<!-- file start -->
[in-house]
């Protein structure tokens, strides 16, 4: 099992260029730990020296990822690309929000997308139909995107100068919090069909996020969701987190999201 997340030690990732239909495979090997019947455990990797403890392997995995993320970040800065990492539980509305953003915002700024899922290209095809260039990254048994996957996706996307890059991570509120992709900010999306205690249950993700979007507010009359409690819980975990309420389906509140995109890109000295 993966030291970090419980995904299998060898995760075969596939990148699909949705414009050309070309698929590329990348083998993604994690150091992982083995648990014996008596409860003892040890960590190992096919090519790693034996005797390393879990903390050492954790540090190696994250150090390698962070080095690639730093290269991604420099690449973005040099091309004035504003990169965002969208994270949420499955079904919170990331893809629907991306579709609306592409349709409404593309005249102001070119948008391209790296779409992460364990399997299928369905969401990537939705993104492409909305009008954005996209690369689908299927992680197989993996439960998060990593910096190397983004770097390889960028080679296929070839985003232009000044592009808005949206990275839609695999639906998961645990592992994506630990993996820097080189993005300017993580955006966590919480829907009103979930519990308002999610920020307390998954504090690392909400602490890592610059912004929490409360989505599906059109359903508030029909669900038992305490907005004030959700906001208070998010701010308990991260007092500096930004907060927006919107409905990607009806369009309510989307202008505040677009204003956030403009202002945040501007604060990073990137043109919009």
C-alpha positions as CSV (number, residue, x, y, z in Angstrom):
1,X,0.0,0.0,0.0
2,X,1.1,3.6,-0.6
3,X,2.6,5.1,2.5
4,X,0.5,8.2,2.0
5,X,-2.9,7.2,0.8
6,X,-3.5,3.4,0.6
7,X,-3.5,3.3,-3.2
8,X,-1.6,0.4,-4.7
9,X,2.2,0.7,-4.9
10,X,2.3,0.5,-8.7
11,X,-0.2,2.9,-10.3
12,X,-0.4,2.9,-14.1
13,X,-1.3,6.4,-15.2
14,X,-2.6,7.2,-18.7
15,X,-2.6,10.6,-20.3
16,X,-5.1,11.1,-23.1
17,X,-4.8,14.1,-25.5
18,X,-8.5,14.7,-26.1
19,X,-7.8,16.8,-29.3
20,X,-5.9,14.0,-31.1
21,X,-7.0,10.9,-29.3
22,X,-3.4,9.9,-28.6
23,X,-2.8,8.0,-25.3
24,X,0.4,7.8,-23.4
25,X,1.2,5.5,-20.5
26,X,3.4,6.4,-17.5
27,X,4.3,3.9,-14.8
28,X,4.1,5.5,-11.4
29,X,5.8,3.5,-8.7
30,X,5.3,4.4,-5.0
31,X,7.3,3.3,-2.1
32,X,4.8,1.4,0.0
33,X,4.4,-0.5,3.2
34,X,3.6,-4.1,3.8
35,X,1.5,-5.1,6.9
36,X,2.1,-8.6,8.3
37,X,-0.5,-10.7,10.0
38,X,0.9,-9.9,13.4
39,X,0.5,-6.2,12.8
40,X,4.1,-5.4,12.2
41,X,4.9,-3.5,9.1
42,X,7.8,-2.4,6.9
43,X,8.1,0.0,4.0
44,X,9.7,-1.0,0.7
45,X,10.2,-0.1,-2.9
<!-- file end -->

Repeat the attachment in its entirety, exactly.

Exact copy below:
[in-house]
């Protein structure tokens, strides 16, 4: 099992260029730990020296990822690309929000997308139909995107100068919090069909996020969701987190999201 997340030690990732239909495979090997019947455990990797403890392997995995993320970040800065990492539980509305953003915002700024899922290209095809260039990254048994996957996706996307890059991570509120992709900010999306205690249950993700979007507010009359409690819980975990309420389906509140995109890109000295 993966030291970090419980995904299998060898995760075969596939990148699909949705414009050309070309698929590329990348083998993604994690150091992982083995648990014996008596409860003892040890960590190992096919090519790693034996005797390393879990903390050492954790540090190696994250150090390698962070080095690639730093290269991604420099690449973005040099091309004035504003990169965002969208994270949420499955079904919170990331893809629907991306579709609306592409349709409404593309005249102001070119948008391209790296779409992460364990399997299928369905969401990537939705993104492409909305009008954005996209690369689908299927992680197989993996439960998060990593910096190397983004770097390889960028080679296929070839985003232009000044592009808005949206990275839609695999639906998961645990592992994506630990993996820097080189993005300017993580955006966590919480829907009103979930519990308002999610920020307390998954504090690392909400602490890592610059912004929490409360989505599906059109359903508030029909669900038992305490907005004030959700906001208070998010701010308990991260007092500096930004907060927006919107409905990607009806369009309510989307202008505040677009204003956030403009202002945040501007604060990073990137043109919009």
C-alpha positions as CSV (number, residue, x, y, z in Angstrom):
1,X,0.0,0.0,0.0
2,X,1.1,3.6,-0.6
3,X,2.6,5.1,2.5
4,X,0.5,8.2,2.0
5,X,-2.9,7.2,0.8
6,X,-3.5,3.4,0.6
7,X,-3.5,3.3,-3.2
8,X,-1.6,0.4,-4.7
9,X,2.2,0.7,-4.9
10,X,2.3,0.5,-8.7
11,X,-0.2,2.9,-10.3
12,X,-0.4,2.9,-14.1
13,X,-1.3,6.4,-15.2
14,X,-2.6,7.2,-18.7
15,X,-2.6,10.6,-20.3
16,X,-5.1,11.1,-23.1
17,X,-4.8,14.1,-25.5
18,X,-8.5,14.7,-26.1
19,X,-7.8,16.8,-29.3
20,X,-5.9,14.0,-31.1
21,X,-7.0,10.9,-29.3
22,X,-3.4,9.9,-28.6
23,X,-2.8,8.0,-25.3
24,X,0.4,7.8,-23.4
25,X,1.2,5.5,-20.5
26,X,3.4,6.4,-17.5
27,X,4.3,3.9,-14.8
28,X,4.1,5.5,-11.4
29,X,5.8,3.5,-8.7
30,X,5.3,4.4,-5.0
31,X,7.3,3.3,-2.1
32,X,4.8,1.4,0.0
33,X,4.4,-0.5,3.2
34,X,3.6,-4.1,3.8
35,X,1.5,-5.1,6.9
36,X,2.1,-8.6,8.3
37,X,-0.5,-10.7,10.0
38,X,0.9,-9.9,13.4
39,X,0.5,-6.2,12.8
40,X,4.1,-5.4,12.2
41,X,4.9,-3.5,9.1
42,X,7.8,-2.4,6.9
43,X,8.1,0.0,4.0
44,X,9.7,-1.0,0.7
45,X,10.2,-0.1,-2.9